Monday, June 2, 2008

HIV, AIDS Patients Embracing Exercise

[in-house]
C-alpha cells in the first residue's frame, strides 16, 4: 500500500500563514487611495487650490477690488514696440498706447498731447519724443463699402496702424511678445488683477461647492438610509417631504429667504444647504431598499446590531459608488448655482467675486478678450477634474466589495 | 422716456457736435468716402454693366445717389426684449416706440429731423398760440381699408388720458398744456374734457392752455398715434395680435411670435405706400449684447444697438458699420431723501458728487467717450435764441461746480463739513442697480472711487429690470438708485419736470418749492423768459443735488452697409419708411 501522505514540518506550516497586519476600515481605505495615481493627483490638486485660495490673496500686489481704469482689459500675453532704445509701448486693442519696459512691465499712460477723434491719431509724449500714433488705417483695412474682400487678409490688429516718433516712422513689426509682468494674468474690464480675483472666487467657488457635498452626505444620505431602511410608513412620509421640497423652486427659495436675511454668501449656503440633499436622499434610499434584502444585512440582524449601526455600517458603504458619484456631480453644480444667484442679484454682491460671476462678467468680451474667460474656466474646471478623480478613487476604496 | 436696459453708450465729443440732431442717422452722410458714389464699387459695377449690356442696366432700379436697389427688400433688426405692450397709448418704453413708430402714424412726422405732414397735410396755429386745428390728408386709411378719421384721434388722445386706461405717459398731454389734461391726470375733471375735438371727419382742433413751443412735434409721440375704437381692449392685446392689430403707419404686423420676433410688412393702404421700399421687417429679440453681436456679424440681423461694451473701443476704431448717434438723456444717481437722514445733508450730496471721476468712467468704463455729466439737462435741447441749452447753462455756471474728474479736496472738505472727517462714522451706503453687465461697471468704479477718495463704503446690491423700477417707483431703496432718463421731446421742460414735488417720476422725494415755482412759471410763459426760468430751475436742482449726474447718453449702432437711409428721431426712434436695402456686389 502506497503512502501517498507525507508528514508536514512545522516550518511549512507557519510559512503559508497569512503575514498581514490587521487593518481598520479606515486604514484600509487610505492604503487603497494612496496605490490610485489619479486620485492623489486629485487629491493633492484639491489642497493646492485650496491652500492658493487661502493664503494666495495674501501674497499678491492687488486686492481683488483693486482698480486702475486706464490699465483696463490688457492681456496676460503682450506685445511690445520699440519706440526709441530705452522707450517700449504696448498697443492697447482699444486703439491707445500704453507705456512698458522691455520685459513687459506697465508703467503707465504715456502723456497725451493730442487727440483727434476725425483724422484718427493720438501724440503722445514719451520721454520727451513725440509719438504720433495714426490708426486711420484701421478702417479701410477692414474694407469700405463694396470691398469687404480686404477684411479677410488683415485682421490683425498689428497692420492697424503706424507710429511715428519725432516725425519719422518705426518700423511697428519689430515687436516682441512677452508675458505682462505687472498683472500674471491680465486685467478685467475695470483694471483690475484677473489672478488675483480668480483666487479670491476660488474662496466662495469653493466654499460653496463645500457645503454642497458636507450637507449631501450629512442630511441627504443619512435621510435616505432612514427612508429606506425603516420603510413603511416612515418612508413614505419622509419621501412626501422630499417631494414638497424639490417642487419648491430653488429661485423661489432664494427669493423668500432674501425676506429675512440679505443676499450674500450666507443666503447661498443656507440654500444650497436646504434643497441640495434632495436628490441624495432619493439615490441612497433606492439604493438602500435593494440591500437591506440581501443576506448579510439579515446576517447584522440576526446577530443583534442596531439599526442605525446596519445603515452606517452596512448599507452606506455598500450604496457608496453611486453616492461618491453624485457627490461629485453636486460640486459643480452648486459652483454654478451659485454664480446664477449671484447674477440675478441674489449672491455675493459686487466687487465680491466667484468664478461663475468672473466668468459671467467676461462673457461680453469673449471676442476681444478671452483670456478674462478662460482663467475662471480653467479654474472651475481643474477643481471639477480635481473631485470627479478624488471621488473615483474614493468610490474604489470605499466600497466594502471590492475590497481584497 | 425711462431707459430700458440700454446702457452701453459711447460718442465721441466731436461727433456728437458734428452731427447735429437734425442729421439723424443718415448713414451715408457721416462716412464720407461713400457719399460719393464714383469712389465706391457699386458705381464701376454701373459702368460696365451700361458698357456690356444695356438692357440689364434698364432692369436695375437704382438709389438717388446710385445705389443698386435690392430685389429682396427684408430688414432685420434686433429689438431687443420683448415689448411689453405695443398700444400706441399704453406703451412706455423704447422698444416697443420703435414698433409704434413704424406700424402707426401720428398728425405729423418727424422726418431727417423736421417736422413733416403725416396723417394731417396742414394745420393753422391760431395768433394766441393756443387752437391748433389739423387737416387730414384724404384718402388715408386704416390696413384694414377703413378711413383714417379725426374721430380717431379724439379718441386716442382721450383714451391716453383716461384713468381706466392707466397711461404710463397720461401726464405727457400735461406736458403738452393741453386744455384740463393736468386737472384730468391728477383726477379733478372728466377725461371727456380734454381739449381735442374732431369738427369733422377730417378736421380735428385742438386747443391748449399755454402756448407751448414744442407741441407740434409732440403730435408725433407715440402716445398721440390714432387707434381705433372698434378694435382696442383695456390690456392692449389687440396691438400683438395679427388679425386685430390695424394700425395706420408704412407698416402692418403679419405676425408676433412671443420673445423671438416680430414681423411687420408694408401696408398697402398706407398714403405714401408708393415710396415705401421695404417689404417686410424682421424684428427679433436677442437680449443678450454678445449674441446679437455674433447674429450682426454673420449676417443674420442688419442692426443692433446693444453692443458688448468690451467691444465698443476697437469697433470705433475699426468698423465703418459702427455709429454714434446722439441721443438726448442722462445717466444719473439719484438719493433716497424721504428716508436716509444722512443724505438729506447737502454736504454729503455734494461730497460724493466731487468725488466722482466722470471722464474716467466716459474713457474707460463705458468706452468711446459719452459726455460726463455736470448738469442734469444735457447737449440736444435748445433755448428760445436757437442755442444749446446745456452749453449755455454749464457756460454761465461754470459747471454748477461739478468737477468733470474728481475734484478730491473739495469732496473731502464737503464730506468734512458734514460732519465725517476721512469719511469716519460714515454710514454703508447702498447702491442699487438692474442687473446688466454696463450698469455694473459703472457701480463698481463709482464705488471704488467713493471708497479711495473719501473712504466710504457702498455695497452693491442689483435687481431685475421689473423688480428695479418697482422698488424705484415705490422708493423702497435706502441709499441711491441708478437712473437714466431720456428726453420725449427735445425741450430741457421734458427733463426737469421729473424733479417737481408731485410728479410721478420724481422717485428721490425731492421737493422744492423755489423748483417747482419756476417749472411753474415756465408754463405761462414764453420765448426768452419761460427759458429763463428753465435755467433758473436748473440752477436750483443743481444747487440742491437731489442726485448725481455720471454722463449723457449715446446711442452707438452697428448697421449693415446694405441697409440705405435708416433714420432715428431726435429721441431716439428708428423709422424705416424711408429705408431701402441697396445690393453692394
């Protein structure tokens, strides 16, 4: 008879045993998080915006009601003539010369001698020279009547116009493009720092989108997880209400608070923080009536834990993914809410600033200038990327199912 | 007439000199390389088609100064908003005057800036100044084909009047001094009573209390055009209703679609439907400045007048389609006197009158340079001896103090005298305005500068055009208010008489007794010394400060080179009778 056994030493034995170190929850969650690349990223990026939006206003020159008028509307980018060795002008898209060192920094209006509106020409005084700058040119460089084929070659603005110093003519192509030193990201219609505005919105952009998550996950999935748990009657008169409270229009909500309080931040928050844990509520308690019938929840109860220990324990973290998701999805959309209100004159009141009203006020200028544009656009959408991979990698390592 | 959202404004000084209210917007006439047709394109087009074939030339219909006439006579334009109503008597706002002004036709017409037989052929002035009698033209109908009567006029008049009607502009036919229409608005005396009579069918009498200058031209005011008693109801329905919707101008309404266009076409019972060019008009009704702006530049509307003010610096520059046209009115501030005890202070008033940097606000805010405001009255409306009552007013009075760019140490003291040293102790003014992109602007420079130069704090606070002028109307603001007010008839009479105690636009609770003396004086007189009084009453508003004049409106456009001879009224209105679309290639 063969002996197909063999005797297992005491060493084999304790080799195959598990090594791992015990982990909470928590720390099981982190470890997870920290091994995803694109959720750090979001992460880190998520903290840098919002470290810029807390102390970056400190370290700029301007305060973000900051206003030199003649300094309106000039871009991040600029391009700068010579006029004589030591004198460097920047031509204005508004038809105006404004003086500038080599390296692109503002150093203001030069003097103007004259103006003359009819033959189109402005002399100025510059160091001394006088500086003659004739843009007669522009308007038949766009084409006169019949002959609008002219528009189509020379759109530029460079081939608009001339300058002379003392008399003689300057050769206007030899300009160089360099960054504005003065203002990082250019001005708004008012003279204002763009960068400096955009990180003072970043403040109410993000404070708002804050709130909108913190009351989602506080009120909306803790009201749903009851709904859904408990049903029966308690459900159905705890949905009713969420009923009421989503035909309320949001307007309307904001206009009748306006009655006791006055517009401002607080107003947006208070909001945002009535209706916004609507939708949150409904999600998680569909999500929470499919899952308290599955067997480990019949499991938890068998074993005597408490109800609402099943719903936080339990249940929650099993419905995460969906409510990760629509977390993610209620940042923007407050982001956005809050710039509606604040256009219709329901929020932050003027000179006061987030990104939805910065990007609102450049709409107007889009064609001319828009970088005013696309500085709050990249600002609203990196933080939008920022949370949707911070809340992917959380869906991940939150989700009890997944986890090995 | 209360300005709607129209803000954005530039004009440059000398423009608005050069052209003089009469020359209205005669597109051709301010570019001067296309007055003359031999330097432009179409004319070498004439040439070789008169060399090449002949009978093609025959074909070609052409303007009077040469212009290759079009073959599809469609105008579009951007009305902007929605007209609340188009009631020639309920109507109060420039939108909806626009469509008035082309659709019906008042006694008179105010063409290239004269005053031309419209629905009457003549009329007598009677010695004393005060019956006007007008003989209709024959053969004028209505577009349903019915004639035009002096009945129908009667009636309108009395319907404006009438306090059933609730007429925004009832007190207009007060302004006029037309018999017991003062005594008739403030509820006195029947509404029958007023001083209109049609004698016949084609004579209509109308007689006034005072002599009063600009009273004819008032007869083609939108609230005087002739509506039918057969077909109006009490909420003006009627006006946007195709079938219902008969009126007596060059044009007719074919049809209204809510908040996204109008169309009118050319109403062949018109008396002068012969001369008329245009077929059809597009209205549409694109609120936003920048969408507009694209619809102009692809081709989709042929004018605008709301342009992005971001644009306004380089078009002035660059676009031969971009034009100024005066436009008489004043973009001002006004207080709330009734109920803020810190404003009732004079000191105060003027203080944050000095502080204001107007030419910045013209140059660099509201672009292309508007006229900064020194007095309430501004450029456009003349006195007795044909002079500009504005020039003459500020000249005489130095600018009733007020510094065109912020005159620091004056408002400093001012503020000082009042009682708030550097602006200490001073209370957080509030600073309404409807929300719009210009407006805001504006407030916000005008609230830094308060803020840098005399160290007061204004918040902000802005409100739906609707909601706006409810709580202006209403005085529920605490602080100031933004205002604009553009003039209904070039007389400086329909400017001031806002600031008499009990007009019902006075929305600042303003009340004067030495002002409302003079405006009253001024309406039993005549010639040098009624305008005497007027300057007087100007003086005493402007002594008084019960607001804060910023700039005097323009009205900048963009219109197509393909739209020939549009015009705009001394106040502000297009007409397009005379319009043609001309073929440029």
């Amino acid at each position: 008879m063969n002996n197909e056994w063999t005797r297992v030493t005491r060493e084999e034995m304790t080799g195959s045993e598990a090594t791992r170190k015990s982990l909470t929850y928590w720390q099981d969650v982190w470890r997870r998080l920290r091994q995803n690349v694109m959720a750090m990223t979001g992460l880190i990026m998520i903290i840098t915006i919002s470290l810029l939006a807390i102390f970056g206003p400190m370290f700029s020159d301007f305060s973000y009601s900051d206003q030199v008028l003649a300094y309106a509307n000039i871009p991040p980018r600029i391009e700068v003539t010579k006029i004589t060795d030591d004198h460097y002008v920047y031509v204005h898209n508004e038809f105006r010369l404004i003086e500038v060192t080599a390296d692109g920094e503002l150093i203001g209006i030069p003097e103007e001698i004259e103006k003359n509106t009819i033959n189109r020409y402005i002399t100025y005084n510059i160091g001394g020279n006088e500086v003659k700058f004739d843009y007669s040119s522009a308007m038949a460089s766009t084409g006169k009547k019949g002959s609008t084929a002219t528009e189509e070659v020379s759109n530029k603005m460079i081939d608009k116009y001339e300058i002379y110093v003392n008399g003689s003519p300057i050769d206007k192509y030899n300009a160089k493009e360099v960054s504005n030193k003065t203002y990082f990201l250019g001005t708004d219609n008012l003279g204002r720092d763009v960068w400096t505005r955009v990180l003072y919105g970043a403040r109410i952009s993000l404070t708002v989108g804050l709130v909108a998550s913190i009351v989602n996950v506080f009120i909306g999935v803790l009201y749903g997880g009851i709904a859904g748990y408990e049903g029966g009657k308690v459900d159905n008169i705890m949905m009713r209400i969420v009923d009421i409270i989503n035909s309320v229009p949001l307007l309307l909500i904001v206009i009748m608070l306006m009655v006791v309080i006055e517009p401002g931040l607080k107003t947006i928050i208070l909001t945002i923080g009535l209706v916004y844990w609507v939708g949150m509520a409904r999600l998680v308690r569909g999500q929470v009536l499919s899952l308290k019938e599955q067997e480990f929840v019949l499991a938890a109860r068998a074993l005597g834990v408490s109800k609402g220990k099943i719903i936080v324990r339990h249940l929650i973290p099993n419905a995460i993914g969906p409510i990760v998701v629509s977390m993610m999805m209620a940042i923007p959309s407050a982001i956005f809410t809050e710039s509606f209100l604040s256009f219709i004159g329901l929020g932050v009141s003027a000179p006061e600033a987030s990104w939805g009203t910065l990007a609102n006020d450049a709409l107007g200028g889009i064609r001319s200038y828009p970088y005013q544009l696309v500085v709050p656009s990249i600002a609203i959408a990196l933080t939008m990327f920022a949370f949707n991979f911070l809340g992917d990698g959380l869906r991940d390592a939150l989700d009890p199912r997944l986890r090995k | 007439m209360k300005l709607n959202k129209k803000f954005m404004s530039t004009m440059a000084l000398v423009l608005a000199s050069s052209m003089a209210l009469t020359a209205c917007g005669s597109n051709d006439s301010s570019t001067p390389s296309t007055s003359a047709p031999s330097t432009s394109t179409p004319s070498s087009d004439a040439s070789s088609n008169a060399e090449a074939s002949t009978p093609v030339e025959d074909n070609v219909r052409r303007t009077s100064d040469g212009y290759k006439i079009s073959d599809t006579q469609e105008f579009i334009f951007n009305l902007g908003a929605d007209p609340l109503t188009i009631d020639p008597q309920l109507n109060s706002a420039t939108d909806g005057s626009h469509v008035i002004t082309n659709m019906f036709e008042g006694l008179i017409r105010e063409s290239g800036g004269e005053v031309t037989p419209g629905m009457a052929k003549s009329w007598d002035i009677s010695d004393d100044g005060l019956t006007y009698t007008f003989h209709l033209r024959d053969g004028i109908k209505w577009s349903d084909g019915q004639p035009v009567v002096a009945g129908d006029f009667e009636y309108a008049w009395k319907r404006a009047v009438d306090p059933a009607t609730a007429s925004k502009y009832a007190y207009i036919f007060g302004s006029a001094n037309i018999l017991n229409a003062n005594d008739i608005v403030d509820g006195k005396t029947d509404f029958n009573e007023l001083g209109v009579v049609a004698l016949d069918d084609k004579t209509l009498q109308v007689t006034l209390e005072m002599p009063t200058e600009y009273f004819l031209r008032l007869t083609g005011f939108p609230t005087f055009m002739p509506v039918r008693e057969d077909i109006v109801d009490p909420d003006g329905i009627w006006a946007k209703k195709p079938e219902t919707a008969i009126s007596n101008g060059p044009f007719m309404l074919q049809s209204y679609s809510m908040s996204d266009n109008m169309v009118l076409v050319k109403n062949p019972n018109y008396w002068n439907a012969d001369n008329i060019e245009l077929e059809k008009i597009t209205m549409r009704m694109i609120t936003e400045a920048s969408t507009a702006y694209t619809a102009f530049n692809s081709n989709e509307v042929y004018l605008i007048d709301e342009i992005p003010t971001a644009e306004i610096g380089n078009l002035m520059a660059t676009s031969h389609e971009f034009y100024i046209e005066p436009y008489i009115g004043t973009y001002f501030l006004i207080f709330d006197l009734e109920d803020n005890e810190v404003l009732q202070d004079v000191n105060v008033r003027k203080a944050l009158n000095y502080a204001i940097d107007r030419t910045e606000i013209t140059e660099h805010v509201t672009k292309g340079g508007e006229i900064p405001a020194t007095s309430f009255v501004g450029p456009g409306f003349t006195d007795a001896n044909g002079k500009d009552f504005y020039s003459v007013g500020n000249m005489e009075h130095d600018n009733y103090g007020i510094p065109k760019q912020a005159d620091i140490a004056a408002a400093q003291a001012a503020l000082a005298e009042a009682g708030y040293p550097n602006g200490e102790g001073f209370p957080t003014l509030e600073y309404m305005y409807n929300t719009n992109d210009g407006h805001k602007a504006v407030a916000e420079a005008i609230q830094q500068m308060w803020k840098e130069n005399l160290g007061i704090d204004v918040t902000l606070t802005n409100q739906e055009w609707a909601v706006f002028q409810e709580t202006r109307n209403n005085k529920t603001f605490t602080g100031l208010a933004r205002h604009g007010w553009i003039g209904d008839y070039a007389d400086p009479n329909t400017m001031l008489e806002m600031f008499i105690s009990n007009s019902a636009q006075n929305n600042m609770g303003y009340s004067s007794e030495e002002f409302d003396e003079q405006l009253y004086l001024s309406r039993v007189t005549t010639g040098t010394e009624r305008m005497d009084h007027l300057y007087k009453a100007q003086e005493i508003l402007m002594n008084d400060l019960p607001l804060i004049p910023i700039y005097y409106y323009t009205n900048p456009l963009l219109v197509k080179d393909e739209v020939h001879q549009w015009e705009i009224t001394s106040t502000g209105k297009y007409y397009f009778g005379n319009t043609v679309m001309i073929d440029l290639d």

"'This is definitely the best shape I've ever been in,’ Tanner said. ‘And it's ironic because I got so sick when I first became (HIV) positive, and now I'm the healthiest I've ever felt.’ Such a refrain is not unusual among HIV and AIDS patients. In the decade since protease inhibitor medications have helped manage the virus, many patients have either begun exercise regimens or resumed endurance training. Mounting evidence suggests that exercise not only provides a boost to well-being but also can help the immune system fight off illness and AIDS wasting disease by increasing muscle mass and improving heart and lung endurance. A 2006 Massachusetts General Hospital study found that exercise manages symptoms of "’metabolic syndrome,’ which increases the risk of heart disease and diabetes. Reports say as many as 45 percent of HIV-positive patients have the syndrome. And a 2005 Columbia University study found that moderate exercise, in combination with anti-retroviral drugs, led to improved nervous-system function and circulation in HIV patients. Such preliminary reports are heartening to people with HIV. Even so, many say that they would be exercising even if it showed no healthful indications.”

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